What You Need to Know About Artificial Sweeteners

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Are artificial sweeteners safe? There are some things you should know before bringing them into your diet.

There are so many sweeteners on the market it’s dizzying. Along with aroma, sweetness is the first sense we appreciate from food we eat. Unfortunately, too much sugar is bad for your health and can lead to inflammatory disease, as well as obesity and diabetes. With recommended dietary restrictions on sugar intake, the artificial sweetener industry has developed on the premise that synthetic sugars are a healthier alternative to the real thing.

Refined white sugar, brown sugar, and raw sugar are processed materials derived from the sugar cane plant. Refined white sugars are repeatedly boiled to remove all of the molasses, whereas the raw sugar varieties retain a small amount of residual molasses. Raw sugar has a little more flavor and a coarser texture than refined sugar, with no significant difference in the nutritional value. Now, however, refined sugar is commonly produced by processing sugar beets, a GMO-approved plant. If you prefer refined white sugar, buy a product that is labeled “pure cane sugar” to avoid the GMO variety and any toxic residues they may contain.

If you want to limit your sugar intake, sweeten your food with other natural sweeteners. Honey is sweet, nutritious, and has antibacterial and antiviral properties.4 Other “natural” sweeteners, including agave, maple syrup, and stevia are all processed foods. Agave nectar is marketed as a natural, low-glycemic sweetener, originating from the blue agave plant. However, “raw” agave is a highly processed syrup with the highest concentration of fructose of any of the sweeteners, including high-fructose corn syrup.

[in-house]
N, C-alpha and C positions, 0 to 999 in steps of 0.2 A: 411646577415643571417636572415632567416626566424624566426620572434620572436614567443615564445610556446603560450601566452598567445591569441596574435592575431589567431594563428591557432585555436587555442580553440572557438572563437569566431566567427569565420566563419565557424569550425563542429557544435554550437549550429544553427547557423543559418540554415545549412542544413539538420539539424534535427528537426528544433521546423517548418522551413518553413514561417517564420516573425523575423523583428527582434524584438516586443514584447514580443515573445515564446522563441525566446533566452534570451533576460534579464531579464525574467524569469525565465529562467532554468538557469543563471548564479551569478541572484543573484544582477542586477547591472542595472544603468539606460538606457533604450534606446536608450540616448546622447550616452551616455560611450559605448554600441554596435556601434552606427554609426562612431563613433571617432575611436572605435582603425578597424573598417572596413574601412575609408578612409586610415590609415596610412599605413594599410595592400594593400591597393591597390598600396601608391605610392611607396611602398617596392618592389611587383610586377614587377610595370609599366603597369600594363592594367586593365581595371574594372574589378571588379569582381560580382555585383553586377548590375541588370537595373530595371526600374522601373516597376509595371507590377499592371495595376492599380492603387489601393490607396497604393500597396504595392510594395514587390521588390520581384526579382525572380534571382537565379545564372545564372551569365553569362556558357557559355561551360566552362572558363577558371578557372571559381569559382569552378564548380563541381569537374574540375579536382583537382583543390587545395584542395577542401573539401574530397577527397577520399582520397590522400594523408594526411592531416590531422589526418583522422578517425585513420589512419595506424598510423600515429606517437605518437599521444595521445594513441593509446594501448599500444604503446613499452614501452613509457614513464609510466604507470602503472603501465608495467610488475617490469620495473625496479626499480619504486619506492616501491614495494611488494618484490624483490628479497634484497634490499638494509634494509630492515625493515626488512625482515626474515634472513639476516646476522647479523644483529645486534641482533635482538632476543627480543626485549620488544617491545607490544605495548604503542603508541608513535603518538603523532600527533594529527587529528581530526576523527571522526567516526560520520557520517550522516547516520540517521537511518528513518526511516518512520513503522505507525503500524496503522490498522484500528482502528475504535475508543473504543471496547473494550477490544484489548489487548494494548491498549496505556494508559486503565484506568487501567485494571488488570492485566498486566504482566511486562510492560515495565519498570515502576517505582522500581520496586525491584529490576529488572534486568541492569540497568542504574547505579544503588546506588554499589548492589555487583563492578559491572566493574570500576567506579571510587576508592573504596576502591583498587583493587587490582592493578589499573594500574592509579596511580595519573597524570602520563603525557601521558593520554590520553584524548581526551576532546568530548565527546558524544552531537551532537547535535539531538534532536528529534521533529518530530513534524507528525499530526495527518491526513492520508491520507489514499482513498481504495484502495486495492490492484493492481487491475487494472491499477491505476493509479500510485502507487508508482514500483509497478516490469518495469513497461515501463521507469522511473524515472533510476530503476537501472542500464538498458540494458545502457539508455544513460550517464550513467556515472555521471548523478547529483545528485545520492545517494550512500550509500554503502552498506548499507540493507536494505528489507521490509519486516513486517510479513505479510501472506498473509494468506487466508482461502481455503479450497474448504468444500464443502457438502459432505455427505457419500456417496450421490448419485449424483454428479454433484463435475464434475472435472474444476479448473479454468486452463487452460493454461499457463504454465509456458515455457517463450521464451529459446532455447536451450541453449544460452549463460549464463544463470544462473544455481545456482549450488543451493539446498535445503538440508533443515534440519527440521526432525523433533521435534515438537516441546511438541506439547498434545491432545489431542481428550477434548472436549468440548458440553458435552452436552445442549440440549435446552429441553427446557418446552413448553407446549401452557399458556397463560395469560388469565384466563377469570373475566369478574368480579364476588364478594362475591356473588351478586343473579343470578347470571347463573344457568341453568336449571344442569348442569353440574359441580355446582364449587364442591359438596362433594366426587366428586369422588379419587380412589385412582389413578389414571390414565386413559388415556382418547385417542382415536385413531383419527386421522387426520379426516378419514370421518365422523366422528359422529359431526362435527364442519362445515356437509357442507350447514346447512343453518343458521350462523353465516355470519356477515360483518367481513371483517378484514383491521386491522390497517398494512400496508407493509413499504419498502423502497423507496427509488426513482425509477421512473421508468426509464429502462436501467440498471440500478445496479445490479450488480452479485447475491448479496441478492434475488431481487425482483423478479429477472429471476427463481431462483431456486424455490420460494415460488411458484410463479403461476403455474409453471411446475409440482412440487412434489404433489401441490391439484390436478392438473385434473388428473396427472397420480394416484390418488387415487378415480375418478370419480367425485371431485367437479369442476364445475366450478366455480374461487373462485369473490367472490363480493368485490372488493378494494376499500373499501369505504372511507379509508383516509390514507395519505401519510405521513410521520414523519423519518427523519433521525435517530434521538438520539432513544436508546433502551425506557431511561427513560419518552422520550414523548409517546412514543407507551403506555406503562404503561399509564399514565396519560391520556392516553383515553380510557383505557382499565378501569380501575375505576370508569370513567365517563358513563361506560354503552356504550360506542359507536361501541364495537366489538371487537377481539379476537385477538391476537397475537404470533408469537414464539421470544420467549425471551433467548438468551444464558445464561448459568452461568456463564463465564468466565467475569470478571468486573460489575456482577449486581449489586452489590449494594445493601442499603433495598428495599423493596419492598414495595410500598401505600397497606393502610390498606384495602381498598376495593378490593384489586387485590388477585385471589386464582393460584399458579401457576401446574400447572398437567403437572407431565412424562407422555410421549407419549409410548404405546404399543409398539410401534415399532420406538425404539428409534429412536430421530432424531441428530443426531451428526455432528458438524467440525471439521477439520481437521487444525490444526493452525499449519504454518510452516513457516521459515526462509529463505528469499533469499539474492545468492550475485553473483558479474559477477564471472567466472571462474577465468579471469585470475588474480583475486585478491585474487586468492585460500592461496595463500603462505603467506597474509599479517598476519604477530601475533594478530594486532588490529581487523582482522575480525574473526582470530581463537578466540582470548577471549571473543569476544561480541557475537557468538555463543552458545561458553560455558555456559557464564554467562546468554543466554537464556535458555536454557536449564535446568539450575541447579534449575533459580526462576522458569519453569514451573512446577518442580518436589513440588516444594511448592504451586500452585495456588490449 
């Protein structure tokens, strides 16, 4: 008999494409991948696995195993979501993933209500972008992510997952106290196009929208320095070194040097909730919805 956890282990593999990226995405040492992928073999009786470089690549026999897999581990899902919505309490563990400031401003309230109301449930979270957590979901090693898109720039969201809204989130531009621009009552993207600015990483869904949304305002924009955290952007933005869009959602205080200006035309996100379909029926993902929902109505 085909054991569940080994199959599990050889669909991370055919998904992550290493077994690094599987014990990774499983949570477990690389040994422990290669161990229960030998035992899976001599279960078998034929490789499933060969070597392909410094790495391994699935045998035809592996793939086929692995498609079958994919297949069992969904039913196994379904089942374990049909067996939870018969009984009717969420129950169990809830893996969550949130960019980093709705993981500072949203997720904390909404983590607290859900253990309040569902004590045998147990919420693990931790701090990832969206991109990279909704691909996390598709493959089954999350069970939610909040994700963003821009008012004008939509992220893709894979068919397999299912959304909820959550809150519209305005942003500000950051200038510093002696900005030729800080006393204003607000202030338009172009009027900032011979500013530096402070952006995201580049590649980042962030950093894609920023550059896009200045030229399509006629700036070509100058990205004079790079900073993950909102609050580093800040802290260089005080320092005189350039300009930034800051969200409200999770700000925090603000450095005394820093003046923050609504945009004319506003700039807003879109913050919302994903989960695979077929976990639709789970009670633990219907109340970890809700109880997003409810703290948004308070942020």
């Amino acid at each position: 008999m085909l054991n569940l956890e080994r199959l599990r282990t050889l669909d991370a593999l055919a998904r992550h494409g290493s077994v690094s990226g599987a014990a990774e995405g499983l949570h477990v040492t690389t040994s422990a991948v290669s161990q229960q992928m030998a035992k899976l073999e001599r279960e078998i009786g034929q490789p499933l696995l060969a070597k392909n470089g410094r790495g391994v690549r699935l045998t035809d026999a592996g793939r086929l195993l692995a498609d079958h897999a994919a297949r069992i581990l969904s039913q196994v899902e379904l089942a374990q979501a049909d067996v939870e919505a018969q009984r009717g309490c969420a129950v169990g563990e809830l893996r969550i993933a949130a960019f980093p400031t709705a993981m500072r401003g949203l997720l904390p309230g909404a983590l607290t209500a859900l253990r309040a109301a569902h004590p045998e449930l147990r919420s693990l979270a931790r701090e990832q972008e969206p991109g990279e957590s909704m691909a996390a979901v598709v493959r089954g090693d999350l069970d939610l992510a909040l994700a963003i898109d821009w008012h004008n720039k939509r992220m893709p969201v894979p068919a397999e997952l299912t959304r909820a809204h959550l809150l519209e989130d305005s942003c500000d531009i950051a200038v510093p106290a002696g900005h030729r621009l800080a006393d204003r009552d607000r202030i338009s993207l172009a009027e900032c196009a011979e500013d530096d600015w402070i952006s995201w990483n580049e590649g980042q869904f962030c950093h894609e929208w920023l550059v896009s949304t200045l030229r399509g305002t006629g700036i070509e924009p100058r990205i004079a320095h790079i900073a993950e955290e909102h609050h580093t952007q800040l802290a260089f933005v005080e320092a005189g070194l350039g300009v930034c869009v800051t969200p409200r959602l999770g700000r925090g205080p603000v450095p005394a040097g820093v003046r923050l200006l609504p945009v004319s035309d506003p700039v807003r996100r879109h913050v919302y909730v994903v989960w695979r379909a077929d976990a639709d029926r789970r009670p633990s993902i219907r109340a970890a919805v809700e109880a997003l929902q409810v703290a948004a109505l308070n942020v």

A species of leafy green plant called Stevia, native to parts of the American Southwest and South America, contains a naturally sweet compound. Although the stevia plant leaves themselves are not approved by the FDA, a chemical isolated from the plant, called rebaudioside A (Rab A), or stevioside, has been approved as a dietary supplement in the US and is used to create powders such as stevia and Truvia, both zero-calorie sweeteners. Some studies have shown stevioside to have a very low toxicity when used in moderation. However, a few early studies suggested that the stevioside extract can do damage to the male reproductive system, affecting fertility. In addition, a metabolite of stevioside produced in the intestine, known as steviol, has the potential to be genotoxic. Unlike the US, the EU does not permit the use of Stevia.